To lodge behind your eyes so you would see

Nobody wanted your dance,
Nobody wanted your strange glitter – your floundering
Drowning life and your effort to save yourself,
Treading water, dancing the dark turmoil,
Looking for something to give –
Whatever you found
They bombarded with splinters,
Derision, mud – the mystery of that hatred.

This is from Ted Hughes’ 1998 Birthday Letters collection, which is all about his wife, Sylvia Plath. Perhaps Hughes intended this collection of poems to ‘set the record straight’; I think that he may have felt that many blamed him for his wife’s death because of their break-up after his affair with another woman not long before Plath committed suicide. It was my love for Plath that led me to read Hughes’ work, and this collection is full of love and pain and struggle and I find it quite fascinating and compelling mostly because it seems so intimate.

I chose this particular poem to blog about today because I simply love this image of Plath as a ‘wolf after whom the dogs do not bark.’ The poem is about Plath’s early attempts at poetry – when she was studying at Cambridge – and the negative criticism that she received at that time. But Hughes reminds us in this poem that it did not matter because she was in fact a wolf among dogs, and should not have cared whether the dogs barked after her or not.

Ted Hughes delivers this touching picture of his wife trying to get her “gifts of [her]self” – her poems – published. He likens her efforts to her “first words as a toddler/When you rushed at every visitor… crying “I love you! I love you!” I love this image because it is so telling; as most writers, Plath must have sought approval and recognition, and yet she was “hated” by the critics to begin with. It is also telling of Hughes’ affection for Sylvia.

I love the contrast between Hughes’ image of Plath, “dancing wilder in the darkness”, as though “searching for somebody drowning” trying to give these beautiful “gifts” of her soul … and the reaction is: “the colleges lifted their heads.” The critics who “hated” Plath when she was at Cambridge (she received many negative reviews there) were so institutionalized that Hughes refers to them not as people but as the buildings – the institution of a literary Establishment – that they represent. The image of the Cambridge colleges marks a sharp contrast to the image of Plath with her “strange glitter” and her childish enthusiasm – she is so much more alive, so much more real.

Now, the line that most excites me in this poem is “They let you know that you were not John Donne”. This comes back to what I wrote about yesterday in my blog about Plath’s poem, ‘Daddy’. I talked about “the weight of English Literature” in that post, which is something I heard Plath talk about in an interview that I watched on Youtube. In that interview, Sylvia says that she remembers a critic telling her that she had “started out [a poem] just like John Donne, but not quite managed to finish like John Donne”. It is then that she adds, “and I felt the weight of English Literature on me at that point”. I loved hearing Plath say that because she is part of English Literature (with the huge capital letters) now, and it is comforting and encouraging to think that she did not always feel that she was good enough…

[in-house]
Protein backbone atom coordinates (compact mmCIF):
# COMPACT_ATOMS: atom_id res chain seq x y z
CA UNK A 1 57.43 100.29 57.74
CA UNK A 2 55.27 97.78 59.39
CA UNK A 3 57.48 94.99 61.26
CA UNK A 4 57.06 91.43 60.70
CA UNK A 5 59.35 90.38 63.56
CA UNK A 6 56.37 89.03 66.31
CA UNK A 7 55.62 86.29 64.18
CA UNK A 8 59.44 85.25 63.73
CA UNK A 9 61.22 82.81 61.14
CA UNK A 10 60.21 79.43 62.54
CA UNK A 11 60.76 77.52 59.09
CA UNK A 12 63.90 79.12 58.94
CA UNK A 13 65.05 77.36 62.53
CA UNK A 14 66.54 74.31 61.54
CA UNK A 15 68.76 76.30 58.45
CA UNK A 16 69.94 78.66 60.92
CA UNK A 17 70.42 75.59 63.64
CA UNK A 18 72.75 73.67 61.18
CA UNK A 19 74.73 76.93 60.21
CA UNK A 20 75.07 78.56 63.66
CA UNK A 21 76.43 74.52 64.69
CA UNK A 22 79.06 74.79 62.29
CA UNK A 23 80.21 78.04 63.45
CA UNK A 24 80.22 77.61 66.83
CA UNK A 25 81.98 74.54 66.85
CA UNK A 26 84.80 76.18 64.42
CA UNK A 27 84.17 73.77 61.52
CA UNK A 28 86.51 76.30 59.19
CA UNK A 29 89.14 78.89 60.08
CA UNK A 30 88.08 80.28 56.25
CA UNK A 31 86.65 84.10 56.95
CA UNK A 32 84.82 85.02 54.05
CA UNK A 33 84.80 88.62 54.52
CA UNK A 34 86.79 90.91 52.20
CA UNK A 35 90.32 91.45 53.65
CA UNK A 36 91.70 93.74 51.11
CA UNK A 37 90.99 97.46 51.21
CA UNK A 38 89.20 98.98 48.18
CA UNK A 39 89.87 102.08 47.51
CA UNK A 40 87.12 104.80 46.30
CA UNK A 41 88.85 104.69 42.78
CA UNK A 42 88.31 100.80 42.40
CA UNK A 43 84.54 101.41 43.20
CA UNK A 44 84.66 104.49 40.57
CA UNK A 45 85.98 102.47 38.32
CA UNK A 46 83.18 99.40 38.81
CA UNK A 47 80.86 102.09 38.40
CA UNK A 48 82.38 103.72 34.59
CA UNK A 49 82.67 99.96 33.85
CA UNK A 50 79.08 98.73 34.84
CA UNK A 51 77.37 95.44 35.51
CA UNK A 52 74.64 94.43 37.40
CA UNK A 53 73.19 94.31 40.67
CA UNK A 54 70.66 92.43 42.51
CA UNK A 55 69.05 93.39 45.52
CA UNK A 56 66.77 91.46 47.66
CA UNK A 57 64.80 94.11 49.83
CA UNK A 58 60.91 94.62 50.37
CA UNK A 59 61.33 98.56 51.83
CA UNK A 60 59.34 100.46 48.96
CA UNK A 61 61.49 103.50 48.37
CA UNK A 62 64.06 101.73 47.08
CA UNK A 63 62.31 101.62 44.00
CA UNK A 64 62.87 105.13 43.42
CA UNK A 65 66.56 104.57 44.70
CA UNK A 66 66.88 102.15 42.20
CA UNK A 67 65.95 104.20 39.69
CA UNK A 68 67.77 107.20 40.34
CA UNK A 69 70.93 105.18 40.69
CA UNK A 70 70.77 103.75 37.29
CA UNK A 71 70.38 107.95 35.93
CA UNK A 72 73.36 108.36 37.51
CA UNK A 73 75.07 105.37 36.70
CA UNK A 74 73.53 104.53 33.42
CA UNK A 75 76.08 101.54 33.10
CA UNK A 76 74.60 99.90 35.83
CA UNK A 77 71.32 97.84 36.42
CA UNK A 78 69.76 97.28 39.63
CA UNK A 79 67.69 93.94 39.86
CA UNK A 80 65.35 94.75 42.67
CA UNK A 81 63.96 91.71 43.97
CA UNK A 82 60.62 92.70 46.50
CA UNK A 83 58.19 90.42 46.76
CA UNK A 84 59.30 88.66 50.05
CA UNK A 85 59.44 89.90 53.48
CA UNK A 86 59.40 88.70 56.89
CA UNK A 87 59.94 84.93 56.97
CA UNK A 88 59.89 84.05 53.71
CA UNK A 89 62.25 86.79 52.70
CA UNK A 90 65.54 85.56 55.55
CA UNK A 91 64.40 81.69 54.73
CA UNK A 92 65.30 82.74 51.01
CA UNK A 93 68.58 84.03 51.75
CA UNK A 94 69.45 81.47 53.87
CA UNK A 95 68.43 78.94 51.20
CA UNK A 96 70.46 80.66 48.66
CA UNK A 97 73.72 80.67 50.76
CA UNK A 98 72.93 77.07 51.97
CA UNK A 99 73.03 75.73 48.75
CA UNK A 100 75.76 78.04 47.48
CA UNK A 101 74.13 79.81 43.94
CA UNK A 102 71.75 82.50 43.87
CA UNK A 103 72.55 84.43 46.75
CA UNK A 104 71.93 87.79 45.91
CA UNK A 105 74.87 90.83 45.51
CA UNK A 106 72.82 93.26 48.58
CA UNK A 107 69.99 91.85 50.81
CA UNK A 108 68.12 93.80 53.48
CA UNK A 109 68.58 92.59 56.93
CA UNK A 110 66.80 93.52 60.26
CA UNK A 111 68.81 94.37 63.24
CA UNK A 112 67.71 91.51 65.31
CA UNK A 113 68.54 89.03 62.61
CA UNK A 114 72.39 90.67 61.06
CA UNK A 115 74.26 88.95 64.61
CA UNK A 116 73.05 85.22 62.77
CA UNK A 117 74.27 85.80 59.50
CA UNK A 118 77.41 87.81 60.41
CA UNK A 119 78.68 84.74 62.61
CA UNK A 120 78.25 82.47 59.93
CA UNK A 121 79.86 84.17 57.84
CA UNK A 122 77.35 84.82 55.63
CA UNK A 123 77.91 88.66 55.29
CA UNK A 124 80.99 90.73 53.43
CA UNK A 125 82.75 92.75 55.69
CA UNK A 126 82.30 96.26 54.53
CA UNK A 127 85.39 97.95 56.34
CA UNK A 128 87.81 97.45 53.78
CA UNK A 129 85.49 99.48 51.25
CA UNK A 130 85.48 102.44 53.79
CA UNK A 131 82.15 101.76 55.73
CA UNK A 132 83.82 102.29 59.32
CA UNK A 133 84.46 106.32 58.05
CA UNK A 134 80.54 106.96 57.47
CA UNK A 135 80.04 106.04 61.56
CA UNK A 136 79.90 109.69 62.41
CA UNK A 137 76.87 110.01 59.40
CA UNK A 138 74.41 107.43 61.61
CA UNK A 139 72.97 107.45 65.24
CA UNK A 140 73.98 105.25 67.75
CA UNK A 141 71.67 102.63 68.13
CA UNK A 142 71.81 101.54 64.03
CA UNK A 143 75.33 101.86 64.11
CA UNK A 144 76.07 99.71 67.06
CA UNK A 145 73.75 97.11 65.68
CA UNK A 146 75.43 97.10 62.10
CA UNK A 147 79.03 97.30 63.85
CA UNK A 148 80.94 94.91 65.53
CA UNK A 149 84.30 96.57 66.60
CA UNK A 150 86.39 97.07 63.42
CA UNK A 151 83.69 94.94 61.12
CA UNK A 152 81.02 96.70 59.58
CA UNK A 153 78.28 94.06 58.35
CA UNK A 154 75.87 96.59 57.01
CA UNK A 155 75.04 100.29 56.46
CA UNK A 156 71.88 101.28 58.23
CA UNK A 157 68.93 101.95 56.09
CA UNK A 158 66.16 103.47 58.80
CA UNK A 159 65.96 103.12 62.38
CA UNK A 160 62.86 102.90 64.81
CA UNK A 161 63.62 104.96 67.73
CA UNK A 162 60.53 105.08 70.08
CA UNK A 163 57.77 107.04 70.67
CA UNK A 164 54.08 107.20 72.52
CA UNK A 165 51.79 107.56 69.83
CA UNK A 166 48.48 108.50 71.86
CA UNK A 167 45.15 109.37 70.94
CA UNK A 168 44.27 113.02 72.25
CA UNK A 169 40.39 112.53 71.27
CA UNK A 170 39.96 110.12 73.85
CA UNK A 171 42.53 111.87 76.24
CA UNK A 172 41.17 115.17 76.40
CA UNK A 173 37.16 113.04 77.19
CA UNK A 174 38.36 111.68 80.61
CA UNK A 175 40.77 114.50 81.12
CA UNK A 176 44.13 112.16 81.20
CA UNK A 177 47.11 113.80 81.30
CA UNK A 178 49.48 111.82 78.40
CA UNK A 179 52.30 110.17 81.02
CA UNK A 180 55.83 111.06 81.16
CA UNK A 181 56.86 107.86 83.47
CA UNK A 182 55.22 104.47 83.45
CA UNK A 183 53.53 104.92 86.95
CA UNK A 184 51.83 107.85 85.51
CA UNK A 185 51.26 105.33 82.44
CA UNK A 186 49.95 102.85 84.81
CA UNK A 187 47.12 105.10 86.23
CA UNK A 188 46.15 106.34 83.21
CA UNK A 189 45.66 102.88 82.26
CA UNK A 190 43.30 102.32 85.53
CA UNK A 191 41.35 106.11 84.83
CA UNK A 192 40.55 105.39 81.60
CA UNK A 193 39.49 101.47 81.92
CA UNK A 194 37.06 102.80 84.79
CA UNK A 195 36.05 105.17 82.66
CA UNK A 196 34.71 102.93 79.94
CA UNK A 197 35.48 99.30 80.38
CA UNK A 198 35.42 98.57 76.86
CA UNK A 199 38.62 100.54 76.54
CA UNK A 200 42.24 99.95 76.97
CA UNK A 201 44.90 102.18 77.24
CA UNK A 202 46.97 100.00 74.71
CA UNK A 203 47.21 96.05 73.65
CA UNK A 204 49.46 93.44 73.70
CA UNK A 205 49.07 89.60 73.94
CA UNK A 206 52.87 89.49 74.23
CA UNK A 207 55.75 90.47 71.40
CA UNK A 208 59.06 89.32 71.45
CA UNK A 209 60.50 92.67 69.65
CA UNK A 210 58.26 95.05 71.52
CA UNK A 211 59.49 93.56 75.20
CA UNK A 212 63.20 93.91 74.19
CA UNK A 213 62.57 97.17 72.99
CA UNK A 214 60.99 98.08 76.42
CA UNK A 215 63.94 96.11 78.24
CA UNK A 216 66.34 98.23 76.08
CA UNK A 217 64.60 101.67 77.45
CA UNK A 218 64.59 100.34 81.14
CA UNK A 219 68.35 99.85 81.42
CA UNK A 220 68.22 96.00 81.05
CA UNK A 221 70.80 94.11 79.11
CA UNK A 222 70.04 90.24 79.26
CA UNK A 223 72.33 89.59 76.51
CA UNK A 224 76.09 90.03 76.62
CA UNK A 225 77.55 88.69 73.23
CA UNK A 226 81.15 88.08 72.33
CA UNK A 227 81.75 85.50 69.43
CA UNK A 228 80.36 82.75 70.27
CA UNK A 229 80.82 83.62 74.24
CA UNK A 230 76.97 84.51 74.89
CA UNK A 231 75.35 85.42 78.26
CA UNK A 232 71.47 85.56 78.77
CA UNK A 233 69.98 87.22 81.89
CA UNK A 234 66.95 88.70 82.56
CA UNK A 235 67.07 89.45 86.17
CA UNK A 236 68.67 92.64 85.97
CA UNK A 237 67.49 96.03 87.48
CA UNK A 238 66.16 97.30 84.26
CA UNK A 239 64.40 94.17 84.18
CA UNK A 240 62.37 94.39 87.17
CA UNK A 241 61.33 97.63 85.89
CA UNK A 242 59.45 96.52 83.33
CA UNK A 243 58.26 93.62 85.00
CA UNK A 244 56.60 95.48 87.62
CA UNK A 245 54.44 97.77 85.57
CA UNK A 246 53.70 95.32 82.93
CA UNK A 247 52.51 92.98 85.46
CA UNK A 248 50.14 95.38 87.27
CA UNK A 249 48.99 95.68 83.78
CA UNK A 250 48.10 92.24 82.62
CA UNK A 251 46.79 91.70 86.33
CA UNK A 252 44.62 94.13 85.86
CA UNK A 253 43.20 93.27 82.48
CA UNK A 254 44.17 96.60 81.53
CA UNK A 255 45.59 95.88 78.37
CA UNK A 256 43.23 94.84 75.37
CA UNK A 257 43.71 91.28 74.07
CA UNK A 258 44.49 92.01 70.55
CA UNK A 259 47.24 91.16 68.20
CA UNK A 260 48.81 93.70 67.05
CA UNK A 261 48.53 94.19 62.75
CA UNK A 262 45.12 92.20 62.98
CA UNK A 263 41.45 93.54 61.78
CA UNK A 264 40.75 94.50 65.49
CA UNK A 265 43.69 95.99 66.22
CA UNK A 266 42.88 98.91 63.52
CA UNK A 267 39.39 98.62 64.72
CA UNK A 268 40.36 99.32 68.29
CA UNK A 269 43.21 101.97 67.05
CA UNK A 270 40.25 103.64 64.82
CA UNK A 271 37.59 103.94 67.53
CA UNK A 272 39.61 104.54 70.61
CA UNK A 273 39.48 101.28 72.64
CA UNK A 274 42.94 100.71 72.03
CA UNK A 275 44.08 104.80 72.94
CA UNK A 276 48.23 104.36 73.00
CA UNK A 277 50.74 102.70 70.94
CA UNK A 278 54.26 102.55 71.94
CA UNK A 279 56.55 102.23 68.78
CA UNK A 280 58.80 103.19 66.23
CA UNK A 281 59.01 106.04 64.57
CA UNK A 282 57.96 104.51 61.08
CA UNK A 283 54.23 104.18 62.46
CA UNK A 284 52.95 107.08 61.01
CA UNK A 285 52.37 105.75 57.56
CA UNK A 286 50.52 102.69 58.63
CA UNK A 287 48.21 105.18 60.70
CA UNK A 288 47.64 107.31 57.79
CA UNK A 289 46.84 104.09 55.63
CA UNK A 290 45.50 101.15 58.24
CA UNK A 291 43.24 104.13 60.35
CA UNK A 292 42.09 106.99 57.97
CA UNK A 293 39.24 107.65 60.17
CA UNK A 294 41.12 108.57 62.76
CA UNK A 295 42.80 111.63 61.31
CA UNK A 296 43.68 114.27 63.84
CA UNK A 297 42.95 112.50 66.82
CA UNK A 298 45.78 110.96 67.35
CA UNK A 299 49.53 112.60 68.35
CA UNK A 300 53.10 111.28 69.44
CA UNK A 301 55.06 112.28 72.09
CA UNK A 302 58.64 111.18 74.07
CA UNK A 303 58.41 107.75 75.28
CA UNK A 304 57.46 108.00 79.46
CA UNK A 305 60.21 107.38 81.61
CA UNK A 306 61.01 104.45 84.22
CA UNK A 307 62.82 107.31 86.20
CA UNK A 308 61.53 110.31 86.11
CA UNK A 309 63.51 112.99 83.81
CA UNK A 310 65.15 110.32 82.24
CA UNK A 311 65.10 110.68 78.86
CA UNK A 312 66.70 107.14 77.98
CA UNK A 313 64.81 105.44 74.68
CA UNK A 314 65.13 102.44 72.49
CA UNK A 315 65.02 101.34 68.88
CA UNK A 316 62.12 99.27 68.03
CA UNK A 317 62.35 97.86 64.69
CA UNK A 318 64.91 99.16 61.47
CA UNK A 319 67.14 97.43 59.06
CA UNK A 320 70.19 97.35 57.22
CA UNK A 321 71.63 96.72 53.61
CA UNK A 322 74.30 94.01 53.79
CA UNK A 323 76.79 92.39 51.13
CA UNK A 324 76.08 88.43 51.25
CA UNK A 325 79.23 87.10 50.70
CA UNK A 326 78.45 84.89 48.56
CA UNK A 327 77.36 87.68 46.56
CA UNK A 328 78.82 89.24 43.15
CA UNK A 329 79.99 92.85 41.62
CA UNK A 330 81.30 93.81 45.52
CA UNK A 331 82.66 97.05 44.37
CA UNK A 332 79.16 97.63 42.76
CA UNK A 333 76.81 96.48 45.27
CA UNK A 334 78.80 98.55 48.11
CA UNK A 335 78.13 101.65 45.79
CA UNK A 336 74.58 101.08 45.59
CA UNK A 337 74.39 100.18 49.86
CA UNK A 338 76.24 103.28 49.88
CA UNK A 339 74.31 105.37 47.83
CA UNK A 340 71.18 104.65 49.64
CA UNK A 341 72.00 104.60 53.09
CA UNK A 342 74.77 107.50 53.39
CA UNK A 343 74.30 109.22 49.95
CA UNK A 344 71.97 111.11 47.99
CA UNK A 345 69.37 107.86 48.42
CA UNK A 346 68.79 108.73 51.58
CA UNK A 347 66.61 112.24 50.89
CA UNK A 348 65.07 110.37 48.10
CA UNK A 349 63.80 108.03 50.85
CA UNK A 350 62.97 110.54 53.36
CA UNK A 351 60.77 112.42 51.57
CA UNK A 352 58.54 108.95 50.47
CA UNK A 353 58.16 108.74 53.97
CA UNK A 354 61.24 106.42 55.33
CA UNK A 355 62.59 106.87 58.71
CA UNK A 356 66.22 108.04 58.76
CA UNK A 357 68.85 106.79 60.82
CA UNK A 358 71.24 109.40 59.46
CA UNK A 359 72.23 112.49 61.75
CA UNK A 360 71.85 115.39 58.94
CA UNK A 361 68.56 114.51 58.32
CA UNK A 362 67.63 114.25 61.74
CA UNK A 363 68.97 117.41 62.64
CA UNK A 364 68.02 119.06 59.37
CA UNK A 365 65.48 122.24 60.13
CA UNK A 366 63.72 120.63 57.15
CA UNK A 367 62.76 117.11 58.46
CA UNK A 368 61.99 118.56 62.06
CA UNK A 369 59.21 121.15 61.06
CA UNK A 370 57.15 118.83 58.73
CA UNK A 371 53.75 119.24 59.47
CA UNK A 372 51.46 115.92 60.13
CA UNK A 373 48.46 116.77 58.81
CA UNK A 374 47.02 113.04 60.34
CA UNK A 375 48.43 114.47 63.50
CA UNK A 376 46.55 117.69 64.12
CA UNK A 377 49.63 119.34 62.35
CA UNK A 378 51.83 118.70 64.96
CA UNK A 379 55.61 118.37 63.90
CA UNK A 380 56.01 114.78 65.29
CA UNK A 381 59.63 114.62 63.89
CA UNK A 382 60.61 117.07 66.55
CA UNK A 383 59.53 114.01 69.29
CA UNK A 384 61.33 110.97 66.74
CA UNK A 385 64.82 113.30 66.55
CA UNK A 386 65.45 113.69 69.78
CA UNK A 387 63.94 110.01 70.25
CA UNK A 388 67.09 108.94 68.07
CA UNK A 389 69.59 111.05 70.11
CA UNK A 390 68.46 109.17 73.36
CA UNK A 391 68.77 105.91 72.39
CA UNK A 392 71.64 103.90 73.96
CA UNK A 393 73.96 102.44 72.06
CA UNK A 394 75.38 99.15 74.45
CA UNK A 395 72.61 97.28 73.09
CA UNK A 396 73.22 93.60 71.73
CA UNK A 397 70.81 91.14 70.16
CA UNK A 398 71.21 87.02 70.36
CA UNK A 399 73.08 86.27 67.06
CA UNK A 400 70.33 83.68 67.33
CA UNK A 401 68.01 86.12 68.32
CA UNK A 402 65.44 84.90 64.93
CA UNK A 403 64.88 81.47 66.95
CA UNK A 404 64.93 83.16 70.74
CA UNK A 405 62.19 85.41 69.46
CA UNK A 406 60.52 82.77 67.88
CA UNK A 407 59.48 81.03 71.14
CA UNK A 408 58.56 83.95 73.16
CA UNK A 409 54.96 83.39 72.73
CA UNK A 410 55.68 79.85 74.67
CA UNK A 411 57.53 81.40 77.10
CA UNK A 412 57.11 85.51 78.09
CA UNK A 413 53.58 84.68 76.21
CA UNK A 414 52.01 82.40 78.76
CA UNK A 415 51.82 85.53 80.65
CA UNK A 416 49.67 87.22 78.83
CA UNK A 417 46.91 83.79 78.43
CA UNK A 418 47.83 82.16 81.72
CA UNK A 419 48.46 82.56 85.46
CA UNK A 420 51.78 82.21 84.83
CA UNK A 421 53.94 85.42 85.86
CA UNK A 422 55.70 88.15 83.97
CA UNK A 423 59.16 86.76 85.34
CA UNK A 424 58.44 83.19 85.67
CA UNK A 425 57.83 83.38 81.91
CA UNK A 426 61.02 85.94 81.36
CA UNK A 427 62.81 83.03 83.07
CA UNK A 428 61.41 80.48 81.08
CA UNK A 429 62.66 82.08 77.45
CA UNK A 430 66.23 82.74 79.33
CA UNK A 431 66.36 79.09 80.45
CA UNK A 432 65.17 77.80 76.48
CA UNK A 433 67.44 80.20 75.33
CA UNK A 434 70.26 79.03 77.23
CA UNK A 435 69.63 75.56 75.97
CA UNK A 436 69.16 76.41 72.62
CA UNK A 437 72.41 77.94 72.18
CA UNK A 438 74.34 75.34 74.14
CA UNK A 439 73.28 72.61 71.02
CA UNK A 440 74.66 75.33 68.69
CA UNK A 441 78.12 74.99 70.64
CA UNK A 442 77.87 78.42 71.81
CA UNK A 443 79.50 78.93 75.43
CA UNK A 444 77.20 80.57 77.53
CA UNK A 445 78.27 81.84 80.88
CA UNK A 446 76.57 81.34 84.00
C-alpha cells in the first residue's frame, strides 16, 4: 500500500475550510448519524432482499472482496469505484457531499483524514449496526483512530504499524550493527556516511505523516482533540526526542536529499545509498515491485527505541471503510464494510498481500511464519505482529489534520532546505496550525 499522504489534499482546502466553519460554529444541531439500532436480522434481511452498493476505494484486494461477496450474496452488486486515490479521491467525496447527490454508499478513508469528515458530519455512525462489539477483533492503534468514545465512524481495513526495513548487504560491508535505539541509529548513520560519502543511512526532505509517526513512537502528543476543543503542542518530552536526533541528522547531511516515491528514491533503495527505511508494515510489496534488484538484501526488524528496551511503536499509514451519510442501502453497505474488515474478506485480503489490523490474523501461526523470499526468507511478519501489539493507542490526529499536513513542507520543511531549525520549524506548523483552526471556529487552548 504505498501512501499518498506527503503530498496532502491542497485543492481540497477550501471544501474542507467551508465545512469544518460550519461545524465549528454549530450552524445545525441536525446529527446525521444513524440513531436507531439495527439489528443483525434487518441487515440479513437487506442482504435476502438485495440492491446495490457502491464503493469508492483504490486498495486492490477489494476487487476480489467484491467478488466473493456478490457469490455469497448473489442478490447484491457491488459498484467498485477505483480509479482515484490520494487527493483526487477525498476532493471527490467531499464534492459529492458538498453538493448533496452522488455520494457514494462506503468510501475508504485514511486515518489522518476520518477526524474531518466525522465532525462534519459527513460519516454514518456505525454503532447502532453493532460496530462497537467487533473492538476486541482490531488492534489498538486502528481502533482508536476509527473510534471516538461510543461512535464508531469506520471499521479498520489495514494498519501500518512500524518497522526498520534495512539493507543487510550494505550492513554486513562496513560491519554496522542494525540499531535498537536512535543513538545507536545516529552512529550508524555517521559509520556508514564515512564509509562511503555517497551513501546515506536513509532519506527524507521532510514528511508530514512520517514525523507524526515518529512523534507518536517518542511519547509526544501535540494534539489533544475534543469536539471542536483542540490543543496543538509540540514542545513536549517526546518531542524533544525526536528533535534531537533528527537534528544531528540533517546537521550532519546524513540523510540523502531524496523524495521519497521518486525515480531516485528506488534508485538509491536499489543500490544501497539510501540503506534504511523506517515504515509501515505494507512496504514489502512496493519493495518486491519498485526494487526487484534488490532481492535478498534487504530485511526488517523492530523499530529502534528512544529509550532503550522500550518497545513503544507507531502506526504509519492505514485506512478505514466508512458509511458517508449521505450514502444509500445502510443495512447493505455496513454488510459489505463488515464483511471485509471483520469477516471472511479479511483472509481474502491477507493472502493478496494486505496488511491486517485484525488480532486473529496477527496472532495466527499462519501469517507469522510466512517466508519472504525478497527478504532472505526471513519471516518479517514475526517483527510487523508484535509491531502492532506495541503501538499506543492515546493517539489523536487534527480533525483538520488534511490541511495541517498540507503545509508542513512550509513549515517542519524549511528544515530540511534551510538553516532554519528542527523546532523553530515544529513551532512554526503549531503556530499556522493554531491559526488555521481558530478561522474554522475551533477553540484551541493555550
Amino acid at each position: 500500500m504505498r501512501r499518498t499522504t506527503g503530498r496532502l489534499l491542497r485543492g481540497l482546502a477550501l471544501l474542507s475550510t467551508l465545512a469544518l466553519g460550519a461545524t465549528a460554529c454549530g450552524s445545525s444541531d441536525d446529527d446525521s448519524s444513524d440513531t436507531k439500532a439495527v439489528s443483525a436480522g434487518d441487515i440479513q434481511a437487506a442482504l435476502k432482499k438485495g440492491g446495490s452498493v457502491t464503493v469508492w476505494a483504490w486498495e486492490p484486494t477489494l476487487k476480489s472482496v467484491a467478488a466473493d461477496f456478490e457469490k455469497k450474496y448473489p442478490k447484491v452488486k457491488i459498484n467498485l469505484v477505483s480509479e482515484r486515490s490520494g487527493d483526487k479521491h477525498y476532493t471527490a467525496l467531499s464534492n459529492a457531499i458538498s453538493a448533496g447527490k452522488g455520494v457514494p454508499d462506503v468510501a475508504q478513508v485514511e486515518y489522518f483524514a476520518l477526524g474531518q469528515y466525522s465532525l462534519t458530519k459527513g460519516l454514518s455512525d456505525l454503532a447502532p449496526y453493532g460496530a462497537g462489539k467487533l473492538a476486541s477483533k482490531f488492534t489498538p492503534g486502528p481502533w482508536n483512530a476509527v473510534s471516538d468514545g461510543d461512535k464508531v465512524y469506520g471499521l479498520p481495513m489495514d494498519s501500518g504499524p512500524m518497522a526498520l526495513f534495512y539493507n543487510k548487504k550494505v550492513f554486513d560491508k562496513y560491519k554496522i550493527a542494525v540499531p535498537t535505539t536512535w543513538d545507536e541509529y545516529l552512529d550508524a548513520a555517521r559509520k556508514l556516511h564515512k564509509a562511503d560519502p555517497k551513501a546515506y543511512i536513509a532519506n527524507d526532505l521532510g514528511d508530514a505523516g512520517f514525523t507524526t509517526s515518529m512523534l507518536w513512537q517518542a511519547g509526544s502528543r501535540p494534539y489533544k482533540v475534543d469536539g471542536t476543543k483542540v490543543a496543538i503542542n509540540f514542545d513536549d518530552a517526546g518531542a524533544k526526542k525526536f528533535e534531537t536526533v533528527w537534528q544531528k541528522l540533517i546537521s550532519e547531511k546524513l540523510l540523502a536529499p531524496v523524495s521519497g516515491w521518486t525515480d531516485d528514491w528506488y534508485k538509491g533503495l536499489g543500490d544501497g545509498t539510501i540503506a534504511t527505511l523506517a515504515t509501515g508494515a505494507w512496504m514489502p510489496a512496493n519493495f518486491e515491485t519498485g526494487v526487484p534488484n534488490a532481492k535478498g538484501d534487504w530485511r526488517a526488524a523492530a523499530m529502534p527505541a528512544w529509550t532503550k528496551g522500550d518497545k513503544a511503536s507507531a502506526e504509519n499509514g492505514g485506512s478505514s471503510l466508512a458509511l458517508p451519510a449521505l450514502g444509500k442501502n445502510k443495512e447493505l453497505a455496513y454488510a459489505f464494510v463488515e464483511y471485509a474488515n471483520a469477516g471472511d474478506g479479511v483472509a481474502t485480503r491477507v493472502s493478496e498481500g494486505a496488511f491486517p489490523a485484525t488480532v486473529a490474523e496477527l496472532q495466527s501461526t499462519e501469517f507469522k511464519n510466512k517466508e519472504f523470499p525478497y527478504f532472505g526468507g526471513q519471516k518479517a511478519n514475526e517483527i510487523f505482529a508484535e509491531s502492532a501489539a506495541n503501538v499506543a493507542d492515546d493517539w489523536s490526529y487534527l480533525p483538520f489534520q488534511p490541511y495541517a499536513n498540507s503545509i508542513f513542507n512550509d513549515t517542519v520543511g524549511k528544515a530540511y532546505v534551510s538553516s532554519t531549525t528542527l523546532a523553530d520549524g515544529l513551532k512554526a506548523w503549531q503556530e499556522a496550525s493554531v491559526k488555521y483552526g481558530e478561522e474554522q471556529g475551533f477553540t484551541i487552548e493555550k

But what viscousness; these critics are described as totally venomous by Hughes as they send his wife “Envelopes of carefully broken glass/ To lodge behind your eyes so you would see/ Nobody wanted your dance”. This is calculated hatred, “injected… into your morning coffee”. He describes this hate as a “mystery” — in fact, the “mystery” of this hatred frames the entire poem. And it seems to be a mystery that is haunting Hughes because this criticism so affected Plath.

But, of course, Sylvia Plath rose way above those early critics. As Hughes says: “You no longer care.”

‘Daddy’ by Sylvia Plath

You do not do, you do not do
Any more, black shoe
In which I have lived like a foot
For thirty years, poor and white,
Barely daring to breathe or Achoo.

Daddy, I have had to kill you.
You died before I had time—-
Marble-heavy, a bag full of God,
Ghastly statue with one gray toe
Big as a Frisco seal

And a head in the freakish Atlantic
Where it pours bean green over blue
In the waters off the beautiful Nauset.
I used to pray to recover you.
Ach, du.

In the German tongue, in the Polish town
Scraped flat by the roller
Of wars, wars, wars.
But the name of the town is common.
My Polack friend

Says there are a dozen or two.
So I never could tell where you
Put your foot, your root,
I never could talk to you.
The tongue stuck in my jaw.

It stuck in a barb wire snare.
Ich, ich, ich, ich,
I could hardly speak.
I thought every German was you.
And the language obscene